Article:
Moorhouse makes painstaking personal confessions throughout this essay on depression, taking the reader along on the roller coaster of ups and downs that come with suicide attempts, dealing with the death of a loved one, and the difficulty of making it through major depressive disorder.

2.  How can I complain?  by James Blake

“I wanted people to know how I felt, but I didn’t have the vocabulary to tell them. I have gone into a bit of detail here not to make anyone feel sorry for me but to show how a privileged, relatively rich-and-famous-enough-for-zero-pity white man could become depressed against all societal expectations and allowances. If I can be writing this, clearly it isn’t only oppression that causes depression; for me it was largely repression.”

Musician James Blake shares his experience with depression and talks about his struggles with trying to grow up while dealing with existential crises just as he began to hit the peak of his fame. Blake talks about how he experienced guilt and shame around the idea that he had it all on the outside—and so many people deal with issues that he felt were larger than his.

3.  What it’s like living with depression: A personal essay   by Nadine Dirks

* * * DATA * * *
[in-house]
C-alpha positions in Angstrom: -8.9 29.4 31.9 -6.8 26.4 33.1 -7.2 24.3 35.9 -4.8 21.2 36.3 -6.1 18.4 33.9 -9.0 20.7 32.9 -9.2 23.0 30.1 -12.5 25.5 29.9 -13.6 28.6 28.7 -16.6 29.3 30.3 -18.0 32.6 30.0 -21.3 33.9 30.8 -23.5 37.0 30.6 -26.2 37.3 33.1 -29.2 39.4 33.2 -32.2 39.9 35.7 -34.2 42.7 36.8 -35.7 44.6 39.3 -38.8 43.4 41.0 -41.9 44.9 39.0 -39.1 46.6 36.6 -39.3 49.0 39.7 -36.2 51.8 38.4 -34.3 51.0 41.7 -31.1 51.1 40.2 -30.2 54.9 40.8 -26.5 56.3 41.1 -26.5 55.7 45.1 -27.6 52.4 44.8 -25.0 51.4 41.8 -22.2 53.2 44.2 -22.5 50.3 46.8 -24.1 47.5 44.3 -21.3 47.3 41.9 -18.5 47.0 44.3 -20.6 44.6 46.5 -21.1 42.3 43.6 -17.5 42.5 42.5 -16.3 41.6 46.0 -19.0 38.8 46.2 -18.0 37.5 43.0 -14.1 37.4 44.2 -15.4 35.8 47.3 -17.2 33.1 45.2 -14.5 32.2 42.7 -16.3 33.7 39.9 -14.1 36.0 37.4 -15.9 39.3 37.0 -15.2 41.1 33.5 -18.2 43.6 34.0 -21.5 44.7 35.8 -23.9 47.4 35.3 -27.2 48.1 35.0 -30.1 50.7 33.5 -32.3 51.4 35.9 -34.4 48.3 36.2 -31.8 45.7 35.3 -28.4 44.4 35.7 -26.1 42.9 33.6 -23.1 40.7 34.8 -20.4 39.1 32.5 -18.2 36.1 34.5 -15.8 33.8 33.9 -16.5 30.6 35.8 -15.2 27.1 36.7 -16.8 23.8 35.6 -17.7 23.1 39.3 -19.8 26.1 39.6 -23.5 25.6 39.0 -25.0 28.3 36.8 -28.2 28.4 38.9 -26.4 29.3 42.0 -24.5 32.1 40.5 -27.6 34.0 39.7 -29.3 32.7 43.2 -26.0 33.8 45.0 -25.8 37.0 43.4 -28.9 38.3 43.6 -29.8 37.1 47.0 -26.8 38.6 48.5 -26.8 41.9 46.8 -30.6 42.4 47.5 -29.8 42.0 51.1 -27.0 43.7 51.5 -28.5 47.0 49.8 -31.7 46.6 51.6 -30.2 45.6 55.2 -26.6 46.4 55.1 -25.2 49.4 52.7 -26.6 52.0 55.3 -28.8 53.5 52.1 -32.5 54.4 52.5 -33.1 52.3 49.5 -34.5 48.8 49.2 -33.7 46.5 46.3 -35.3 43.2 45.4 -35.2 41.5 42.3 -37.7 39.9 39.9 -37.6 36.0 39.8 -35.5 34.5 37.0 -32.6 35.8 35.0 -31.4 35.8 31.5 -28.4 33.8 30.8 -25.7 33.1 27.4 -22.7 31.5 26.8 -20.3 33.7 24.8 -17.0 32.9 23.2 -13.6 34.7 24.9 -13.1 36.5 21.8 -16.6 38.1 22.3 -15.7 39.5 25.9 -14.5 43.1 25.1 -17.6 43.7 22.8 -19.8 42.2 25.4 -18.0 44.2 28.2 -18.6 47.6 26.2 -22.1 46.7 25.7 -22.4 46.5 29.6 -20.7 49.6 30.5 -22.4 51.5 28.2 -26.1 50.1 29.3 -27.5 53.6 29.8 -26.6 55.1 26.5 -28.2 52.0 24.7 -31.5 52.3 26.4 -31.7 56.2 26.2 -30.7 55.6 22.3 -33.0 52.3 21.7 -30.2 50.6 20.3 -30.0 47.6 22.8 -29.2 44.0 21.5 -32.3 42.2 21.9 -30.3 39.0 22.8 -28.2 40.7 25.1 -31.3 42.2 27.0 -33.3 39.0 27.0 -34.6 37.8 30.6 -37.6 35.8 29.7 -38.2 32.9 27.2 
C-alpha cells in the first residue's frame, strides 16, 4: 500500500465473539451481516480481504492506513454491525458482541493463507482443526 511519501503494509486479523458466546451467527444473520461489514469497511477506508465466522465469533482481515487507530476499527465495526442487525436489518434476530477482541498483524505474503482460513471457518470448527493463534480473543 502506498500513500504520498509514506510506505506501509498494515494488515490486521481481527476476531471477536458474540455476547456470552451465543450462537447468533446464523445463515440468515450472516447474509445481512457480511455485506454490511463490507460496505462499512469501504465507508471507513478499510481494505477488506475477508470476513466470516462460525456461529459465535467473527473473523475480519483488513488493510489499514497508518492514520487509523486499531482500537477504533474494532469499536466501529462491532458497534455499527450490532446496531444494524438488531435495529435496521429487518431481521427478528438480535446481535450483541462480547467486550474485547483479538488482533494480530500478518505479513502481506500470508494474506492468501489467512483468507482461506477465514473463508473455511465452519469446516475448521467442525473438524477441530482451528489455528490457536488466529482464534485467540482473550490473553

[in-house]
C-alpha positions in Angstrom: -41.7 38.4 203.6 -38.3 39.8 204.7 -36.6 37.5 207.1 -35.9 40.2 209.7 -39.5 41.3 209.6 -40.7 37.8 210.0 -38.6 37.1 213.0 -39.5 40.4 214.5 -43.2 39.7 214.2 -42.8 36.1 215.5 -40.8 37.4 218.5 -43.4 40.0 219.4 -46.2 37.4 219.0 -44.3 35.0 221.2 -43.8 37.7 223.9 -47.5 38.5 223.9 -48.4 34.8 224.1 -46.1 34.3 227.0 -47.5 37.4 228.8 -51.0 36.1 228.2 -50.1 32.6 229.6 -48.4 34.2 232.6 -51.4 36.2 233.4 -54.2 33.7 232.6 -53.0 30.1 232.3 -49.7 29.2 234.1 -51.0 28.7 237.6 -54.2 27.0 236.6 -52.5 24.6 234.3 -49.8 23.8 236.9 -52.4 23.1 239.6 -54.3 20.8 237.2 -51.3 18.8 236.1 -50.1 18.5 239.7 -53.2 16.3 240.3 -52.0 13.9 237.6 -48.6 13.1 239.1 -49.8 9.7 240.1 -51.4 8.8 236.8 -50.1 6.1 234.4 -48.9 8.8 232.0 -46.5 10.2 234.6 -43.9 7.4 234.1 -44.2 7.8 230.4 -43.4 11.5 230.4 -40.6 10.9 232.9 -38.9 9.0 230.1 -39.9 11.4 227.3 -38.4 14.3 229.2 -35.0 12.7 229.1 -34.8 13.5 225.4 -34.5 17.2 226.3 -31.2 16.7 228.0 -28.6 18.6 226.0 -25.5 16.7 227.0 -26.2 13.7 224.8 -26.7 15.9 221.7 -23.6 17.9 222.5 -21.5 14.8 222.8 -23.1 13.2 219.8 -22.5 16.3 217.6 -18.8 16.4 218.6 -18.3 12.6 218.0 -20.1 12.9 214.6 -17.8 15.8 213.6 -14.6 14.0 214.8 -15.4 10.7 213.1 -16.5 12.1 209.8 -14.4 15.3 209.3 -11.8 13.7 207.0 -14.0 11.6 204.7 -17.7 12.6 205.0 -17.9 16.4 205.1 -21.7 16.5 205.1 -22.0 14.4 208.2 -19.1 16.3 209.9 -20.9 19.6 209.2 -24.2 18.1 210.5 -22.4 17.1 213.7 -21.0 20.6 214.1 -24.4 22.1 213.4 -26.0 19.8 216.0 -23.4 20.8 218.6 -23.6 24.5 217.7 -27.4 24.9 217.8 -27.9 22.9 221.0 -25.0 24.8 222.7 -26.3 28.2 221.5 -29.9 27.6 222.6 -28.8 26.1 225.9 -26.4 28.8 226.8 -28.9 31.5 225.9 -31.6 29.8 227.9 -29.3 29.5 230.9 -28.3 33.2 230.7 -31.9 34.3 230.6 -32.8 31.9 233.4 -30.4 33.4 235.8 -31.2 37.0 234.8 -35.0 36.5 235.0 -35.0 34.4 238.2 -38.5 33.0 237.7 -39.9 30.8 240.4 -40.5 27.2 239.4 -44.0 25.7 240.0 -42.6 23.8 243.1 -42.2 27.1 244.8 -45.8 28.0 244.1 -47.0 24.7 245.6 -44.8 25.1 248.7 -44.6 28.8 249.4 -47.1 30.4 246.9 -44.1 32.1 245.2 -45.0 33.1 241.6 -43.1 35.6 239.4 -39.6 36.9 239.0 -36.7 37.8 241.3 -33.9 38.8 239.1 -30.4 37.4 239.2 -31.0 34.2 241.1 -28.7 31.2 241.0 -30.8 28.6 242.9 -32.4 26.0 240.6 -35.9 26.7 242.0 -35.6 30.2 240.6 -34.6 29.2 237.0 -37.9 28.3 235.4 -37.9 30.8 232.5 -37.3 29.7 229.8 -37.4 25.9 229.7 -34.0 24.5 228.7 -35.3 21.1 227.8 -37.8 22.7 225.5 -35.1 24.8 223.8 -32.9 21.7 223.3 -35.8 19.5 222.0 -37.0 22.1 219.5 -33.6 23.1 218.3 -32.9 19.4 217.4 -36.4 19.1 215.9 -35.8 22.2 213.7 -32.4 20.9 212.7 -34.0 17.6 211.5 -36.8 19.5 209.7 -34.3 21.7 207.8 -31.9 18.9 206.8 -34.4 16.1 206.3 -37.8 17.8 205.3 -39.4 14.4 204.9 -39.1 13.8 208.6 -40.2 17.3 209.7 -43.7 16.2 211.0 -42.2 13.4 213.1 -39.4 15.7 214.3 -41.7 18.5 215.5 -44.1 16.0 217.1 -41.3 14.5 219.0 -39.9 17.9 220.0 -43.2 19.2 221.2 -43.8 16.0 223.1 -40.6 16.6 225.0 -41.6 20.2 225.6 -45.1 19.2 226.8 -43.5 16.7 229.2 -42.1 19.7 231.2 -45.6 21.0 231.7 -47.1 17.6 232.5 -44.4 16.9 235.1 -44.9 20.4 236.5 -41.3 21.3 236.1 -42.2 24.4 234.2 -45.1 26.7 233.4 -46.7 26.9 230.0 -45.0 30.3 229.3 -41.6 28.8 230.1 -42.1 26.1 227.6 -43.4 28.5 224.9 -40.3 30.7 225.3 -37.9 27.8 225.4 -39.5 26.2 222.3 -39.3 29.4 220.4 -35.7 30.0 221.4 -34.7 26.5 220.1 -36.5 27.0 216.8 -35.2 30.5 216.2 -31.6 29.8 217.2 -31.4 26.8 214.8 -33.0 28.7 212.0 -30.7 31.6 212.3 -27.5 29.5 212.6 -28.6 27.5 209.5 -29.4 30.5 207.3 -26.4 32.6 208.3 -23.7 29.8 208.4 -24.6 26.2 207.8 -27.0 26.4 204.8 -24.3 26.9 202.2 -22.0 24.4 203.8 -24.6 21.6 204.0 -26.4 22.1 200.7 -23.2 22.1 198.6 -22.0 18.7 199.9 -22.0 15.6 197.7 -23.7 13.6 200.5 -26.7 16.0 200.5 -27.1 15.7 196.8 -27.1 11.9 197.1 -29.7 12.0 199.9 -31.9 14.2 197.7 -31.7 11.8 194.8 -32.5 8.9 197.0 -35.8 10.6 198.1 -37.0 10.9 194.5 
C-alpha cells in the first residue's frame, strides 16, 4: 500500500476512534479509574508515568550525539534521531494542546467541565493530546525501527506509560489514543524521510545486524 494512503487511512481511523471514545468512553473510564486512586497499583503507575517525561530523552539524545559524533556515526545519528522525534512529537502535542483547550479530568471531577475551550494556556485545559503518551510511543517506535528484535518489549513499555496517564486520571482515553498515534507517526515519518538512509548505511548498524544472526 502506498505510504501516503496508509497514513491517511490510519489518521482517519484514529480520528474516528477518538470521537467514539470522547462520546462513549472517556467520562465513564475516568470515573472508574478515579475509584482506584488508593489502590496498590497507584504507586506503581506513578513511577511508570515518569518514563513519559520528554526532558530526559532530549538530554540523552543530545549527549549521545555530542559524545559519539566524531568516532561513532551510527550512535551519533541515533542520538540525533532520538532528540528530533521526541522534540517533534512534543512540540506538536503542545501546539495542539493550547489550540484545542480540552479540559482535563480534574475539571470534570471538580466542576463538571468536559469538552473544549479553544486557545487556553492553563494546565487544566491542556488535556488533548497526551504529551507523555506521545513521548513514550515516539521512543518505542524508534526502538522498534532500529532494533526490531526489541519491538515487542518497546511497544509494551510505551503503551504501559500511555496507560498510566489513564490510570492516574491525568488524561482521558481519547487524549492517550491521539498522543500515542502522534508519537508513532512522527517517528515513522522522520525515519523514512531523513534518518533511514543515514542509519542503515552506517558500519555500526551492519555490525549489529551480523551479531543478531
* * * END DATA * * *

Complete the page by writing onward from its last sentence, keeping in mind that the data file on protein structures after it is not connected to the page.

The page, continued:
“In my early adulthood, I started to feel withdrawn, down, unmotivated, and constantly sad. What initially seemed like an off-day turned into weeks of painful feelings that seemed they would never let up. It was difficult to enjoy life with other people my age. Depression made typical, everyday tasks—like brushing my teeth—seem monumental. It felt like an invisible chain, keeping me in bed.”

Dirks shares her experience with depression and the struggle she faced to find treatment for mental health issues as a Black woman. Dirks discusses how even though she knew something about her mental health wasn’t quite right, she still struggled to get the diagnosis she needed to move forward and receive proper medical and psychological care.

4.  I Have Depression, and I’m Proof that You Never Know the Battle Someone is Waging Inside  by Jac Gochoco

“A few years later, at the age of 20, my smile had fallen, and I had given up. The thought of waking up the next morning was too much for me to handle. I was no longer anxious or sad; instead, I felt numb, and that’s when things took a turn for the worse. I called my dad, who lived across the country, and for the first time in my life, I told him everything. It was too late, though. I was not calling for help. I was calling to say goodbye.”